nytheatre.com review by Reagan Wilson
June 13, 2008
Art House Productions' collaborators—Katherine Damigos, Christine Goodman, Jack Halpin, Richard Kirkwood, and Judy Nunez—bring to Jersey City a salty tale about burlesque beauties at sea—no, that's not it. A grim tale of male poets in drag—no, that can't be it. A crabby tale of an orphaned lesbian who's looking for love—hmm, maybe not. Here's what the show's postcard states:
Val is down on her luck in Crabcake Bay. When she answers an ad promising adventure, a journey unfolds that will take her beyond the borders of imagination. A secret society of women, a busted ham radio, and mythological creatures come to life in this immersive theatrical experience where the audience sits on board the ship!
Still don't know what the show is about? Neither do I and that's why I loved it! If you sat through all ten seasons of Seinfeld then you are comfortable with lives that go nowhere. Fan of The X-Files? Fear not, mythical creatures and demonic possession don't just make guest appearances but are downright recurring characters in this wild ride.
Entréz, s'il-vous plait, and take a seat on a nice office swivel chair. In the center of the room are a collection of such swivel chairs, with purpose. The action takes place all around the audience: ocean waves play on the large video screen to the left; to the front are the stern and a portion of the deck of ship; on the right is the radio room;, and to the rear, a crow's nest. Warning: characters may enter from anywhere. But there's no need to fear: about five minutes into the play, the ship's crew (dressed like Moulin Rouge can-can girls) rope off the audience, thus preventing any overzealous swiveling. It's never explained why the cast wear these risqué gowns (costumer Christine Goodman's keen eye for detail is apparent in McKenzie's work outfit and Margaret's day dress). But wait, this play isn't about luxurious costumes. It's about, um… uh. Well, let's get back to Christine Goodman.
Apparently, she's not just a writer and costumer, she also plays Margaret Mayfair St. James, owner of the vessel and an inspiration to her crew members. From the first moment she steps on stage, you know that this woman is a force to be reckoned with. Goodman steals scene after scene, although Margaret's second-in-command, McKenzie, played by Helene Taylor, gives her a run for her money. Every glance that McKenzie shoots at Margaret or Val is filled with a thousand words, and resentment is the underlying note in so many of her unspoken words.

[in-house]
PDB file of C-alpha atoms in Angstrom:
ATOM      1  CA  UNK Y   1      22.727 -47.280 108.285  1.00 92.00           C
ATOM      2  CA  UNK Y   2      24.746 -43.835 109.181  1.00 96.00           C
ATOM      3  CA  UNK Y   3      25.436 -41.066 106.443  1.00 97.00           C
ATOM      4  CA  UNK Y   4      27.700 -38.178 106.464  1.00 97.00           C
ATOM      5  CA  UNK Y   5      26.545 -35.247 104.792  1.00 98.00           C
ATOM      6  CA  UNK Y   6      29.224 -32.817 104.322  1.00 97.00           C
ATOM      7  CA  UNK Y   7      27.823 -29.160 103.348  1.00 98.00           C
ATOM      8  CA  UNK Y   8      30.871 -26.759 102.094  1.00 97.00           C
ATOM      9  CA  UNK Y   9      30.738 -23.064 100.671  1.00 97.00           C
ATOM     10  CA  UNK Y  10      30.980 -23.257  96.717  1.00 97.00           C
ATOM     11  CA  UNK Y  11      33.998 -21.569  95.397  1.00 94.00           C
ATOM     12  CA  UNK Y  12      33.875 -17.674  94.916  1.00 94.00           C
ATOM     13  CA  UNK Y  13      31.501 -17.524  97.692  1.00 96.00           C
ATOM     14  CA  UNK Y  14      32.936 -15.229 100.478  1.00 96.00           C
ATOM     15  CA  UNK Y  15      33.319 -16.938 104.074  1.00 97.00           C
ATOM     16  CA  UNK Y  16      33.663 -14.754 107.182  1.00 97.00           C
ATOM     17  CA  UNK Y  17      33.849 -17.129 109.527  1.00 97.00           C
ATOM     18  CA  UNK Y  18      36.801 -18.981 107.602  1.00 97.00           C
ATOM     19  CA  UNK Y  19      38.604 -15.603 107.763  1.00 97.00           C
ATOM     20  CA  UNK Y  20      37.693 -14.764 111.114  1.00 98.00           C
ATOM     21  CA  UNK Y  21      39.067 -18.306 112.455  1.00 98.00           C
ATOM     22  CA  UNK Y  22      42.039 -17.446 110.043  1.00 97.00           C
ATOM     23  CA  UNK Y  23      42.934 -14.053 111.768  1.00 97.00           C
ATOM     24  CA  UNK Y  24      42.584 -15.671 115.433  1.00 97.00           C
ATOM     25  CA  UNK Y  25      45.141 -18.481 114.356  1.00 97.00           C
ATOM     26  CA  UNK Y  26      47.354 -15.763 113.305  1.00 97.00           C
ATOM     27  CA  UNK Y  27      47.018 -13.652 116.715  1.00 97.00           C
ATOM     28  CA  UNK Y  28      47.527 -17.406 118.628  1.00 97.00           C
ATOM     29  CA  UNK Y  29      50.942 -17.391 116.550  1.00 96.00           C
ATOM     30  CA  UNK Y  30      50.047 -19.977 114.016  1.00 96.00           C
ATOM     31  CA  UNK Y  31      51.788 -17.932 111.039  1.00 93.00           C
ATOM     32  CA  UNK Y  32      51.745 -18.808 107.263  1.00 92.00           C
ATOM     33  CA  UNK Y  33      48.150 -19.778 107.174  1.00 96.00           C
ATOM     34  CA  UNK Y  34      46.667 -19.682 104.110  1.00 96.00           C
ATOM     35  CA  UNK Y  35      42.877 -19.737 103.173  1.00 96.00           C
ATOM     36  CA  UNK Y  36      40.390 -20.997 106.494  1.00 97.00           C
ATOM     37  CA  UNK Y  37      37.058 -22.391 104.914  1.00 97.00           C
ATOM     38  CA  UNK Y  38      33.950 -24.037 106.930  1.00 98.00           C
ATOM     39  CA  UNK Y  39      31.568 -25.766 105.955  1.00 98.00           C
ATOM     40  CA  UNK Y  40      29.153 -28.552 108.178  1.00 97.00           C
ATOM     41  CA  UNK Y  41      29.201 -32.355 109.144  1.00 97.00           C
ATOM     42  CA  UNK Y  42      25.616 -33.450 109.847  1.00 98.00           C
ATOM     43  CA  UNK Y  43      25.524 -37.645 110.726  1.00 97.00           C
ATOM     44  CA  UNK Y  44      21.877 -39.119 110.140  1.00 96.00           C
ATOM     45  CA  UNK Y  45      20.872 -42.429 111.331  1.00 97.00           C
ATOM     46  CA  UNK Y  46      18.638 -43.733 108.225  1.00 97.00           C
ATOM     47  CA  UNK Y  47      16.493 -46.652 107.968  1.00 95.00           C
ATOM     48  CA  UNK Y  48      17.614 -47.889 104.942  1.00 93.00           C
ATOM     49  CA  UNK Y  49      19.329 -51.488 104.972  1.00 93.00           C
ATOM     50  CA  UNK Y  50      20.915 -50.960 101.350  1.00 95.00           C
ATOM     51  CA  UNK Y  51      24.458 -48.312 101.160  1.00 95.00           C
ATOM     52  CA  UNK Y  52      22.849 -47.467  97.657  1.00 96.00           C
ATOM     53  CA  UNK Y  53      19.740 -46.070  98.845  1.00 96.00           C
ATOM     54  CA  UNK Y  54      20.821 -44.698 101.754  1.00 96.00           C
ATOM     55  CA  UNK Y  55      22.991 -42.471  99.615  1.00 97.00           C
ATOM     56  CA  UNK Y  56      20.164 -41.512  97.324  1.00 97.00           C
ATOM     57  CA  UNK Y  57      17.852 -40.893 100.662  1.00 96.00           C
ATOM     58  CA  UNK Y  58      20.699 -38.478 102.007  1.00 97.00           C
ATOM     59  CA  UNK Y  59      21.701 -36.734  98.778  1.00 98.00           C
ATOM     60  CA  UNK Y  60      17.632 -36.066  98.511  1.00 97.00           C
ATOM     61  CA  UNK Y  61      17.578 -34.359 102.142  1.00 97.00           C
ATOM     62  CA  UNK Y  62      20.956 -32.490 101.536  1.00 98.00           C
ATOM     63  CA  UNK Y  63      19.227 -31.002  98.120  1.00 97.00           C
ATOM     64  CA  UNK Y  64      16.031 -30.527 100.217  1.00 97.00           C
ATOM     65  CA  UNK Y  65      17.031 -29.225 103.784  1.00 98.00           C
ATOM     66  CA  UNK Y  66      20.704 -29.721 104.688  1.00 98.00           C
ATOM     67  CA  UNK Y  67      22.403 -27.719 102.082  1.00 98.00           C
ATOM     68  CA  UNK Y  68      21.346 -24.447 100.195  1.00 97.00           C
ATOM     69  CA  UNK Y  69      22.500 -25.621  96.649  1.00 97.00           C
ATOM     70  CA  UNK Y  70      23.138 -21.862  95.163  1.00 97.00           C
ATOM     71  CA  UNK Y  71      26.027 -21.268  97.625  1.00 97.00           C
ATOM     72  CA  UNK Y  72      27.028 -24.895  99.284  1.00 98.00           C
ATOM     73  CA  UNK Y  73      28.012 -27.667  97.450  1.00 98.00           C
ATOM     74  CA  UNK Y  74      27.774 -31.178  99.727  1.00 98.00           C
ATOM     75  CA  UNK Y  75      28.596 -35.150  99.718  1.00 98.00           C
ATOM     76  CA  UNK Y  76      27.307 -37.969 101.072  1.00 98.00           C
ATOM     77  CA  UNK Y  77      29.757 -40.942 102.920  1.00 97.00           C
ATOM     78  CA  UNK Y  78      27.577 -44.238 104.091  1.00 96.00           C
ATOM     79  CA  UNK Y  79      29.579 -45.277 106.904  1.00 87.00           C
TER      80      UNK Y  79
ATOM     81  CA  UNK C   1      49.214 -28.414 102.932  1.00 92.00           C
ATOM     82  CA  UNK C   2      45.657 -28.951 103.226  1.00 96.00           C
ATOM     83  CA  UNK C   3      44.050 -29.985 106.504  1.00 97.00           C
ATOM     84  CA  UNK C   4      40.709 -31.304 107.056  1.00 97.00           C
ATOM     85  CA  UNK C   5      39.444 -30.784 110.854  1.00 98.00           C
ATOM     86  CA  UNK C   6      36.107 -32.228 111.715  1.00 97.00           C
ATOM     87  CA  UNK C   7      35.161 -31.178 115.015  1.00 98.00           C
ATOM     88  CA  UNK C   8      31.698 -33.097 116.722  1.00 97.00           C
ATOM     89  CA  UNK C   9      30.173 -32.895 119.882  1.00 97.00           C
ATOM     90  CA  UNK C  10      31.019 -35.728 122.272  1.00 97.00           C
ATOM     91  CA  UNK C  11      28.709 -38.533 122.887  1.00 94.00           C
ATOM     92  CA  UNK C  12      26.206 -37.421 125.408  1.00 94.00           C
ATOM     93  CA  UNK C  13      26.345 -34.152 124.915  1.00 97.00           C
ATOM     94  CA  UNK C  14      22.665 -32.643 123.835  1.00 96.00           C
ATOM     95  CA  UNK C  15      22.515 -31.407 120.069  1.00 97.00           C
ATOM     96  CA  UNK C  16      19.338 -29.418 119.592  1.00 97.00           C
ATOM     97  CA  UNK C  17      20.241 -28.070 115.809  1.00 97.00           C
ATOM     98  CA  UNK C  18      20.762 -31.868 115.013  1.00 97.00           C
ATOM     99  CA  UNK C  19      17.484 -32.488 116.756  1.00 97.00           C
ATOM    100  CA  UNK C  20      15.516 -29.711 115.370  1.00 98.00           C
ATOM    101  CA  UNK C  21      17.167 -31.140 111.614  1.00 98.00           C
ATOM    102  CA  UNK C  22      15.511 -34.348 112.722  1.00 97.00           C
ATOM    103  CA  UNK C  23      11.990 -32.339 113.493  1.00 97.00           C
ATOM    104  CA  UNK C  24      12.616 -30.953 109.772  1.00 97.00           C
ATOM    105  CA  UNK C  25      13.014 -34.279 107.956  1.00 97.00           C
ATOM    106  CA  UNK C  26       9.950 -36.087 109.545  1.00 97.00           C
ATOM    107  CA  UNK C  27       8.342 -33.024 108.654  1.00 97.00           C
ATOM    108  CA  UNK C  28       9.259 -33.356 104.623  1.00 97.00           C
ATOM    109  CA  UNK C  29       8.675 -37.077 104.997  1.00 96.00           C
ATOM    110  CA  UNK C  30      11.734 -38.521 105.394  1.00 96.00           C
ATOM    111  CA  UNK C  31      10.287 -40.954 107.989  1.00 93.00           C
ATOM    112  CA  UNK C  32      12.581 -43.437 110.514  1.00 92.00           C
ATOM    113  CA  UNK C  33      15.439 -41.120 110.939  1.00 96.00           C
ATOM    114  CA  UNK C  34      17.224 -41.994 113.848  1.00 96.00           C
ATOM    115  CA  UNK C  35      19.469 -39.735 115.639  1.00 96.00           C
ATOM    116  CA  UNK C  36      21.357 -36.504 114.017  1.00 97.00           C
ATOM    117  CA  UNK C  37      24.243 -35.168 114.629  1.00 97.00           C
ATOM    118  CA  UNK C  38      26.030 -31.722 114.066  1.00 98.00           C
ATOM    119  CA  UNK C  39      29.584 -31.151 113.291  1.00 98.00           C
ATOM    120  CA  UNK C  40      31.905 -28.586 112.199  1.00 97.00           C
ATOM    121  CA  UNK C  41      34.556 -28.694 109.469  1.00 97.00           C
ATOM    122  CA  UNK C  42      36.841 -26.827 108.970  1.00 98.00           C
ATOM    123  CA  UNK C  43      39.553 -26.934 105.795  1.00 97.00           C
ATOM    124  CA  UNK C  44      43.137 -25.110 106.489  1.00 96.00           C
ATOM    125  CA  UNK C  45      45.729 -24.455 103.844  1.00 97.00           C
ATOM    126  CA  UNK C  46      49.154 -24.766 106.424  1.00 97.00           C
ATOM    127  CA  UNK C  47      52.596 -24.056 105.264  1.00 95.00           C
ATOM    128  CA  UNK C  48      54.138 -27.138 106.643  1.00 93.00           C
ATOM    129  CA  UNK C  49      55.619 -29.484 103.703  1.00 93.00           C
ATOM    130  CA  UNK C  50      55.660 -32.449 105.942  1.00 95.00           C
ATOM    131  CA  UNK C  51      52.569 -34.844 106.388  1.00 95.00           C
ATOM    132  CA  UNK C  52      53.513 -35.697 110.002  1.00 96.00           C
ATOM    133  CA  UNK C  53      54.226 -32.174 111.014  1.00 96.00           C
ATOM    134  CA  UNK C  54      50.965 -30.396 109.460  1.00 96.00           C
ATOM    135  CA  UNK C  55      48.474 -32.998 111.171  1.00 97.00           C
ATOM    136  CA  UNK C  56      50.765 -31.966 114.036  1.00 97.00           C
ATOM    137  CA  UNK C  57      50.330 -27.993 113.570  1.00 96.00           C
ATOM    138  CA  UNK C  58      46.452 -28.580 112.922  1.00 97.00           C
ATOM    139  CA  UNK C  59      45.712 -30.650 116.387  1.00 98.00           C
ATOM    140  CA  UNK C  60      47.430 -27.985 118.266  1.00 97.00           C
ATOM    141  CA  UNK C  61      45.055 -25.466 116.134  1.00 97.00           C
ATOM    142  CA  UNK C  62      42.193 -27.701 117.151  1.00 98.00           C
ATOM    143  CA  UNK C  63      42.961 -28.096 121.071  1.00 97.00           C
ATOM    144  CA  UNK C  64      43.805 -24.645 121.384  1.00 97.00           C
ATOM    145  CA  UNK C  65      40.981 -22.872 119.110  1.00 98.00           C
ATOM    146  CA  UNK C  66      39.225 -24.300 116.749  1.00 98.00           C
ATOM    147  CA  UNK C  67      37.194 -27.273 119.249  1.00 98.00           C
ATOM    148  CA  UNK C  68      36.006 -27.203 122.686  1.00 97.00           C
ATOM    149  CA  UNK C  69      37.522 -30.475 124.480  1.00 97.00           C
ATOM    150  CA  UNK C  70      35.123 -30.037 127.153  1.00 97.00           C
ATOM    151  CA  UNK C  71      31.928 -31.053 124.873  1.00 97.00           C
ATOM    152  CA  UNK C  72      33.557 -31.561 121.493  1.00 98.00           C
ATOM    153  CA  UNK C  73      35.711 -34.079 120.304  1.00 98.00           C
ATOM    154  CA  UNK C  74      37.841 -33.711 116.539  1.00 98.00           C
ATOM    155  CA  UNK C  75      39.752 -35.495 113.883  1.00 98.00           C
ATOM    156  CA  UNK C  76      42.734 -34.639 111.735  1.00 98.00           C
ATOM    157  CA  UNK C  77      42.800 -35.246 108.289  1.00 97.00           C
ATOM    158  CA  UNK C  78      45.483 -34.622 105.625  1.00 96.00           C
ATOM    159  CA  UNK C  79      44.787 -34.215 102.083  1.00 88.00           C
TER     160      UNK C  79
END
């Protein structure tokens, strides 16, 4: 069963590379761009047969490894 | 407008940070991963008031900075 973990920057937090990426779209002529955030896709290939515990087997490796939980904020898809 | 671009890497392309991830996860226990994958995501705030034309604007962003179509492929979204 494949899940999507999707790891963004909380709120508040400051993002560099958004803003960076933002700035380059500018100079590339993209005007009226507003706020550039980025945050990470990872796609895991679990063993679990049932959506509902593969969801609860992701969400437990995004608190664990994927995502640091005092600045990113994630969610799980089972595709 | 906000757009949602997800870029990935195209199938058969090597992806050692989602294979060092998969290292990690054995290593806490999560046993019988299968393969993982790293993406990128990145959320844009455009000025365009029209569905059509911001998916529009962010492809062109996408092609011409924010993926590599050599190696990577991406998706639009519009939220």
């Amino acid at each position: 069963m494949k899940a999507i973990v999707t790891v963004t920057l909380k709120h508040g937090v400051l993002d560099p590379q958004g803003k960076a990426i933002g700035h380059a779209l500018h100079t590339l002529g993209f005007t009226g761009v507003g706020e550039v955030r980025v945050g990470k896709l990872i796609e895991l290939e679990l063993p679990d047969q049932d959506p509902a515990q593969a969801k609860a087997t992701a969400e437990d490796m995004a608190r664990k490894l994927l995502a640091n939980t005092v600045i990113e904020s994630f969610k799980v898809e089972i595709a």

But wait, this play isn't about Goodman or Taylor. Nor is it about those other loveable sitcom characters: tough-as-nails Billie (played by Janice Ducate); neurotic Hopper (Katherine Damigos); bubbly and well-meaning Evelyn (Jen Ponton); Bob, a poet in drag (Malachy Orozco); the harbormaster (Ron Leir); the dockworker (David Ribyat). So many characters at sea and for the most part they all work well, though while Ducate and Ribyat delight, Orozco is a one-note-Johnny and seems uninvolved with the rest of his castmates. Damigos has mastered her neurotic speech, but it would be nice if the writers and director Jack Halpin had given her something more to do.
Just as we are nearing the end of this nautical adventure, and I think Ponton or maybe Judy Nunez as a sea spirit might steal the show, Margaret reenters, and commands some clouds, and our attention. But again, this play is not about Margaret.
It's about Val (played by Maggie Cino), an orphaned lesbian with a bad leg who has embarked on this adventure to nowhere. Unlike these other comic book characters, Val is not well-drawn. Her story of life before her sea adventure never explains how she got to where she is. She's a girl who looks like trouble, quick-tempered, full of attitude, but we never see the fuel that burns the fire. The lesbian love scene between Val and her heart's desire feels like a cheap trick, complete with a weird orgasm scene and girl-on-girl kissing.
But Sea Story isn't about cliché lesbian love scenes. It's about... well, whatever it's about, Halpin has directed one whale of a tale that is bound to delight even if not simply for the swivel chairs.